But feelings, well, they require no proof, no tangible experience, no conclusive arguments, and no logic whatsoever. Feelings can be used as weapons to disarm an adversary, as barricades to hide behind, and as substitutes for actual wisdom in almost any situation. They can give the holder a sense of power and control. Feelings cannot be questioned, they cannot be challenged, and they cannot be denied. Logic cannot do battle against them, and reason cannot root itself in their shallow soil.
It is understandable for the young to become feelings oriented. And it is even understandable for them to get stuck there for a while. It is, however, disconcerting, when one grows into adulthood but still maintains a feelings-based orientation. By then it has become seriously inhibitive to the persons development. As it becomes more culturally acceptable to hang onto such an orientation, society eventually becomes as dysfunctional as the individual adolescent.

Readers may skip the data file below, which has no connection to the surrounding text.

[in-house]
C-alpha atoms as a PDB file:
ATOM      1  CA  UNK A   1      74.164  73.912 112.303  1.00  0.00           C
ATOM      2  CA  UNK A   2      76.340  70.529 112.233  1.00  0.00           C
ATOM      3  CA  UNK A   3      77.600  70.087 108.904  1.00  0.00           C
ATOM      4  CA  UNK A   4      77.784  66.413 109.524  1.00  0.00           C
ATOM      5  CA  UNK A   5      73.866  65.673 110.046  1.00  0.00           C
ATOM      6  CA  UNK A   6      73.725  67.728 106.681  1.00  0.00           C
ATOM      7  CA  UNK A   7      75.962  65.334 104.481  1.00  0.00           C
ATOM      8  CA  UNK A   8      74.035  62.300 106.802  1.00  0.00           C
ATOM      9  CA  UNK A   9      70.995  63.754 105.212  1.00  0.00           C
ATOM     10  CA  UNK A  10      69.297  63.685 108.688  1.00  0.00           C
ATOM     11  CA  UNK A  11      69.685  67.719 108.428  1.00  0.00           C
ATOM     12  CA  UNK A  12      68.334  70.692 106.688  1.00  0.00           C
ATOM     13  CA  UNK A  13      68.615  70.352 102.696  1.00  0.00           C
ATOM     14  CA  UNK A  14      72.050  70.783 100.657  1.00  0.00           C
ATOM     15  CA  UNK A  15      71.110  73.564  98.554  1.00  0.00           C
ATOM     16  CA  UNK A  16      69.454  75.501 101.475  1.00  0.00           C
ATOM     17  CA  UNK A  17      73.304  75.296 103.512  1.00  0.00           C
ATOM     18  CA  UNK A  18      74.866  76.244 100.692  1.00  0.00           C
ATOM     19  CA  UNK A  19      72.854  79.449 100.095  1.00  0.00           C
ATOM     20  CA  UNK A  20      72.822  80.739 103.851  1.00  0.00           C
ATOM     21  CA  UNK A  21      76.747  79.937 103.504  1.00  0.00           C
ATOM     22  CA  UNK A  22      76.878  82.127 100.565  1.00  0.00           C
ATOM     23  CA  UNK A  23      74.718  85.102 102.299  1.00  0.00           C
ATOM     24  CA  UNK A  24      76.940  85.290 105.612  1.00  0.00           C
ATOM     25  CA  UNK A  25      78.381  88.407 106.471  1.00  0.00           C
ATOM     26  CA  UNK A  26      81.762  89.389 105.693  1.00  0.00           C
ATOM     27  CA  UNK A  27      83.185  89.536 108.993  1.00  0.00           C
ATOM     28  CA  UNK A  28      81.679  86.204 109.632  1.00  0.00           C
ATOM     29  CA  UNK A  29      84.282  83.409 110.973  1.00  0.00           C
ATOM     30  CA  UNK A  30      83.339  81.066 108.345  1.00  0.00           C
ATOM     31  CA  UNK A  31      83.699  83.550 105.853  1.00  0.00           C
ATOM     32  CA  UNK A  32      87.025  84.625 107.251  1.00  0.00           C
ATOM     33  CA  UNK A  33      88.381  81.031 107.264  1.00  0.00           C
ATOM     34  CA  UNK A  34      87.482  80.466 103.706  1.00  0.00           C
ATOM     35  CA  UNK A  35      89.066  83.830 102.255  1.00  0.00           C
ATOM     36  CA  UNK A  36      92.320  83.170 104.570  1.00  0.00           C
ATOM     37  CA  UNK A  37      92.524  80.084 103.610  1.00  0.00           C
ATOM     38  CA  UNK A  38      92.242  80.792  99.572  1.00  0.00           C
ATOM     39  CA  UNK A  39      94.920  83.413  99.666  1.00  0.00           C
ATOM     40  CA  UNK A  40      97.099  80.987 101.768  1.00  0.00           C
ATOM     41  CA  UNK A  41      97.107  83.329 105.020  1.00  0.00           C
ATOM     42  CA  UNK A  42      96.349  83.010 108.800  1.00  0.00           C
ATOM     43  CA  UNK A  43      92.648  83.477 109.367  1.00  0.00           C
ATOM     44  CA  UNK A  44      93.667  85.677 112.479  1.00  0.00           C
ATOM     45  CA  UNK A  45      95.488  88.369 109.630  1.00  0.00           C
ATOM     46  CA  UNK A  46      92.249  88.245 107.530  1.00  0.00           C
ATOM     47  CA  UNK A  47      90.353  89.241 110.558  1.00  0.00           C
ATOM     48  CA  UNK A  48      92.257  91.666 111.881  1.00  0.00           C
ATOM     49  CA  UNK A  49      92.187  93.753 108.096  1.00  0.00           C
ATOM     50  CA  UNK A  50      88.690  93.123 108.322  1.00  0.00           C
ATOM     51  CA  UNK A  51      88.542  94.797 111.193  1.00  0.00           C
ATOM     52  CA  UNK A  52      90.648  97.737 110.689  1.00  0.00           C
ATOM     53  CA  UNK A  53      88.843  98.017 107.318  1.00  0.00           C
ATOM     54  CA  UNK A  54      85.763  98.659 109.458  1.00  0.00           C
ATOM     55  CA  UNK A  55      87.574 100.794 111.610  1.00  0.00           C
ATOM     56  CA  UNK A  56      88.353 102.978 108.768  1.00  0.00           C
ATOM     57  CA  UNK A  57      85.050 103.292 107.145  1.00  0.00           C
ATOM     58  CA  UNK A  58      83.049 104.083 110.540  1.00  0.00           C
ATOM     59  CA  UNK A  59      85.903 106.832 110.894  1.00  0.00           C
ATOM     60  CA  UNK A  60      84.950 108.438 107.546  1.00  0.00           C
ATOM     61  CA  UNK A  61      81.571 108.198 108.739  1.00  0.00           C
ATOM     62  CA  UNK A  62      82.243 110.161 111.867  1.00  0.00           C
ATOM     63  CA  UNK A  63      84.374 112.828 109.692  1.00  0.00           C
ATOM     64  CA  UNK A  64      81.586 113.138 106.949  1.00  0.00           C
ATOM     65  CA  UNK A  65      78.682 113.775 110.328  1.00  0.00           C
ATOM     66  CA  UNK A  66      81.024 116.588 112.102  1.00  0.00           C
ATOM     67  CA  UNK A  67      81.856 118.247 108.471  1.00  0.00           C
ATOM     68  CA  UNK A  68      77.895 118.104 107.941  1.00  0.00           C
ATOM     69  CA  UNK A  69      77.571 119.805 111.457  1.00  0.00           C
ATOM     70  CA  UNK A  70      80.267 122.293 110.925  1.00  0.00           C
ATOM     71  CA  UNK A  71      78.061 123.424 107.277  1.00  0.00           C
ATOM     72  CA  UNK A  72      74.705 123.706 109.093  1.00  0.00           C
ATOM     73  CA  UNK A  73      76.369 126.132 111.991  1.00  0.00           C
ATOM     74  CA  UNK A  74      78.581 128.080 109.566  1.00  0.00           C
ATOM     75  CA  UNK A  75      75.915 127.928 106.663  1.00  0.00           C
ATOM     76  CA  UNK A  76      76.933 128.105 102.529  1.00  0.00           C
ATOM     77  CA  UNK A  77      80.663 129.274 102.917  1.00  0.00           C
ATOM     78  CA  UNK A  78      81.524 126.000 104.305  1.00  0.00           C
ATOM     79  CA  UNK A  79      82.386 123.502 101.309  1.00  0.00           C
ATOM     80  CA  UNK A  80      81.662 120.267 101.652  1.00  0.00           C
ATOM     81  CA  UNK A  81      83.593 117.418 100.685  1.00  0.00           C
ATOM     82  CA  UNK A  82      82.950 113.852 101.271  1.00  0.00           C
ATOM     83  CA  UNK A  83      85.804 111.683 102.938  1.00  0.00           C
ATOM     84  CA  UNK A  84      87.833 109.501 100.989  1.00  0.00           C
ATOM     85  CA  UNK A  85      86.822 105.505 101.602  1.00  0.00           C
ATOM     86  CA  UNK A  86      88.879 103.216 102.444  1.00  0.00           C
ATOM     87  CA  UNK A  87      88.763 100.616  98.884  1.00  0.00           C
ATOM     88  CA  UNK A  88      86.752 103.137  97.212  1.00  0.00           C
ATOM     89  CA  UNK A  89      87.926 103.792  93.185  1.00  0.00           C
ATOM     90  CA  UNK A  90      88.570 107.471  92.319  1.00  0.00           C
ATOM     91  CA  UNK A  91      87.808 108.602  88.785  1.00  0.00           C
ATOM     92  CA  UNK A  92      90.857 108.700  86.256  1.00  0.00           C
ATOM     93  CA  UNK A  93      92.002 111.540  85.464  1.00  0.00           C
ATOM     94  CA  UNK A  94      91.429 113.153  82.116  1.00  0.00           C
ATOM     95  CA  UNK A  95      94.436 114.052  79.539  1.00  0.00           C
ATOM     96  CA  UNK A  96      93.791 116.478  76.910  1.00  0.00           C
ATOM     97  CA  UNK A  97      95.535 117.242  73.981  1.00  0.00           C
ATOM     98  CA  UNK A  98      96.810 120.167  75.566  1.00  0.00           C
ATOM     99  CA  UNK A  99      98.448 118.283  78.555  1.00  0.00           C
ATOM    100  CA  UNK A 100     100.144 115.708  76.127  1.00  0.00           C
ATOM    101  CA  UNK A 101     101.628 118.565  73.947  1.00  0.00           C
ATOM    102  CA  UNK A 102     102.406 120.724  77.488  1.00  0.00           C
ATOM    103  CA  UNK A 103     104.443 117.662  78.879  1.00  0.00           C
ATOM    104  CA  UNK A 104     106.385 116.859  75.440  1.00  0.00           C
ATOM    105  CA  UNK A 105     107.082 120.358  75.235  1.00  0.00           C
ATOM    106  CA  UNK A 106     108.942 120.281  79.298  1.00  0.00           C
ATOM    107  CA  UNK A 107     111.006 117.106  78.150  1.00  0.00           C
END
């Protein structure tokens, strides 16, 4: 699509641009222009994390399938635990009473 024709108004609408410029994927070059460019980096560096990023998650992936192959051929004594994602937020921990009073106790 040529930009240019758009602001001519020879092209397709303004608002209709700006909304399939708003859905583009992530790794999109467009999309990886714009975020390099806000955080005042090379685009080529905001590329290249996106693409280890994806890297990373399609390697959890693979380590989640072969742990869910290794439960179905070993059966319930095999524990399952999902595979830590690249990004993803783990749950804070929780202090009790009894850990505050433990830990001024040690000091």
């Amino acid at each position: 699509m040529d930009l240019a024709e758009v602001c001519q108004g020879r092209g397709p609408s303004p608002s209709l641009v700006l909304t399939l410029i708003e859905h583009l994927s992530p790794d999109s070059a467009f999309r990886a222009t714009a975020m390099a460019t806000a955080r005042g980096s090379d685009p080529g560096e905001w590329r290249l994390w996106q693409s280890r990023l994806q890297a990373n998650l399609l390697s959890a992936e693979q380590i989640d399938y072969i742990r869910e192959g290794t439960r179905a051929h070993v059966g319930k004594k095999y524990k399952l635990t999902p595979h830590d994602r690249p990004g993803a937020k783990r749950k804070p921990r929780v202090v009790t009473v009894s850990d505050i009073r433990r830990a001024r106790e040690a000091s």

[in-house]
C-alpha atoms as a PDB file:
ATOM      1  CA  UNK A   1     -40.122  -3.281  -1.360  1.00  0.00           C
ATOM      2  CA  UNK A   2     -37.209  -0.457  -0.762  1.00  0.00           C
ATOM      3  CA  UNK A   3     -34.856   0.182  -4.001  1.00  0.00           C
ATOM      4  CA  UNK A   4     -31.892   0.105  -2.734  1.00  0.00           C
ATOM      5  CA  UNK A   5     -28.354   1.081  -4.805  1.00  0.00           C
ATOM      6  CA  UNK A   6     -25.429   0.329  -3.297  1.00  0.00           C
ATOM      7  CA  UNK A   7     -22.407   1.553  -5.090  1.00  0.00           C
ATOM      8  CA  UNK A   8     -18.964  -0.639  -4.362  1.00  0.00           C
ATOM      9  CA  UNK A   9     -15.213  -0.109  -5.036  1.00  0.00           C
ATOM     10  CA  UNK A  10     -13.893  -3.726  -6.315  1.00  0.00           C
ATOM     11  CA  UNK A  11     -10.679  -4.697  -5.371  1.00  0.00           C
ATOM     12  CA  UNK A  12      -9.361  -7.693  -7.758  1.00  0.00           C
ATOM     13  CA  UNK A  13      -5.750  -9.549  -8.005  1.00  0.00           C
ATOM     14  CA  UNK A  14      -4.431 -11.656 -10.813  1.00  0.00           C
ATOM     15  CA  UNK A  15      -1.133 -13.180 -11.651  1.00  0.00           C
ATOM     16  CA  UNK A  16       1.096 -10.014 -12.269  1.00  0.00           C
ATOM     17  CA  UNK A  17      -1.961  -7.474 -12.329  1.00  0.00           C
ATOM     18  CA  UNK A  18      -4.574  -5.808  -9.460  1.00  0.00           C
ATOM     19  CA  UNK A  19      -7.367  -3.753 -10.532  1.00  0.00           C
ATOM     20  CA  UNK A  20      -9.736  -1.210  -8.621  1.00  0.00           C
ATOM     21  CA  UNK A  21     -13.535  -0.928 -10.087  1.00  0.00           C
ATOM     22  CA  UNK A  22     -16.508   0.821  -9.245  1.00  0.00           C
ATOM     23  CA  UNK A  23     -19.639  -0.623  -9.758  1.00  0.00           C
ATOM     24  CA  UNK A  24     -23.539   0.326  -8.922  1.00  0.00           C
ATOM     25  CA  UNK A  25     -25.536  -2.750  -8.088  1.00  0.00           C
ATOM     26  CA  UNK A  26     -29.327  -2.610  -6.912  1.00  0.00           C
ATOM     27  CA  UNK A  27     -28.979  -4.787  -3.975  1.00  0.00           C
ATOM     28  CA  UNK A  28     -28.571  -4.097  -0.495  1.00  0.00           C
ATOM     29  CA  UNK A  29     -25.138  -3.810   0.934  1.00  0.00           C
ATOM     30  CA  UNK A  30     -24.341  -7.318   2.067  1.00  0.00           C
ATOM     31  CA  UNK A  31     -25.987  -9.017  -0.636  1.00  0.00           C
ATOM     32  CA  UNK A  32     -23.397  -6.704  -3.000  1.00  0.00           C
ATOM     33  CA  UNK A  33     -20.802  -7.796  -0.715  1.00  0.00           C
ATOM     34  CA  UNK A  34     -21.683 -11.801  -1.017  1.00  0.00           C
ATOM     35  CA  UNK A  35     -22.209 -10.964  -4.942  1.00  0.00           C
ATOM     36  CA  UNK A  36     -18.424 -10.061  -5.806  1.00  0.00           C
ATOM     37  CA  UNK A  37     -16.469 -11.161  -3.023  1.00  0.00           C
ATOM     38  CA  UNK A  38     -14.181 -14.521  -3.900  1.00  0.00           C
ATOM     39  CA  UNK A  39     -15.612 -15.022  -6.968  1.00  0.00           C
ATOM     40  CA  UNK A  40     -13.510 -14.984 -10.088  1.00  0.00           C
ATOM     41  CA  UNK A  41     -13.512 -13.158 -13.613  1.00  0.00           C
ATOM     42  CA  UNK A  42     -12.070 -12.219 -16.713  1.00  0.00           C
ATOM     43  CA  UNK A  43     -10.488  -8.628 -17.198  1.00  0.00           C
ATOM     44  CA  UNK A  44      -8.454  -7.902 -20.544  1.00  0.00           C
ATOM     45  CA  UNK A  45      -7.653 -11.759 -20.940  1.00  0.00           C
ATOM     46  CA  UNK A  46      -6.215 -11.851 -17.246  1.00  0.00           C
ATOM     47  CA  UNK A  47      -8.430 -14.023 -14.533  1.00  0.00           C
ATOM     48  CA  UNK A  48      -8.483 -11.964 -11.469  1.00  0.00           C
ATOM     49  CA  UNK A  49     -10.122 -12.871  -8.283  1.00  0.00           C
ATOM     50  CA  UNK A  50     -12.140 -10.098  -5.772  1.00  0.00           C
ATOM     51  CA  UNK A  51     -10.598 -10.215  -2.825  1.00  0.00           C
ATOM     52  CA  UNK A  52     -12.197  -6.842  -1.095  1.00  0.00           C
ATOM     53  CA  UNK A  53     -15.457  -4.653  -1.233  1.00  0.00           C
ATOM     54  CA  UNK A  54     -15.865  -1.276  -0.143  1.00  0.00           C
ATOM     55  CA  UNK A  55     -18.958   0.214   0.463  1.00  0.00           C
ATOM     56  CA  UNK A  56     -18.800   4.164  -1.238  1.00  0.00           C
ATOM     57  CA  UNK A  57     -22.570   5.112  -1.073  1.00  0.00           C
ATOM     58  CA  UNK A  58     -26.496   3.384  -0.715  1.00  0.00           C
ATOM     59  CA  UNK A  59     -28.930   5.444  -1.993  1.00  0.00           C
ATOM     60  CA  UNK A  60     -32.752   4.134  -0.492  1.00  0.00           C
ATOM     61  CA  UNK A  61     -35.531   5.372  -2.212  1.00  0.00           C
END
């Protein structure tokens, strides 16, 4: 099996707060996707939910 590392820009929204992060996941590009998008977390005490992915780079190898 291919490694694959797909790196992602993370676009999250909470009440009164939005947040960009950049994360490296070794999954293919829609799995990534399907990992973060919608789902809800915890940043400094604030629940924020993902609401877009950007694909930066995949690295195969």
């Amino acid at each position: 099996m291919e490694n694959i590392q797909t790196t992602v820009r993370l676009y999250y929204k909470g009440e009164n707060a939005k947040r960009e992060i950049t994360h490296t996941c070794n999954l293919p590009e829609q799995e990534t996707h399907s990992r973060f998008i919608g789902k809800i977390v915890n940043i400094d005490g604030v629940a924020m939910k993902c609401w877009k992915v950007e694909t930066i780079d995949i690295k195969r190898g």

Just look around.
It is dangerous for one’s politics to emerge from such an immature foundation. It is dangerous, and it is lazy. It is certainly not logic and reason that prompts many of us to elect our representatives in Congress, and in the White House. It is feelings. The savvy political manipulator’s know that (Change we can believe in).
Unfortunately, thinking is rapidly becoming a thing of the past.
As I’ve said, “Just look around”.
Feelings are not something to take pride in, to trumpet, to celebrate, to hold as conclusive, to wallow in, or to foist upon anybody else.
They are, however sadly, a very safe place for the stunted, for the compromised, and for the immature to reside until they can find their way out of such profound, and prolonged, subjugation.
For the mature adult, feelings are something to be managed with skill, and with every good intention.
They are never to be scattered like rice at a wedding.
Tuesday, August 9, 2011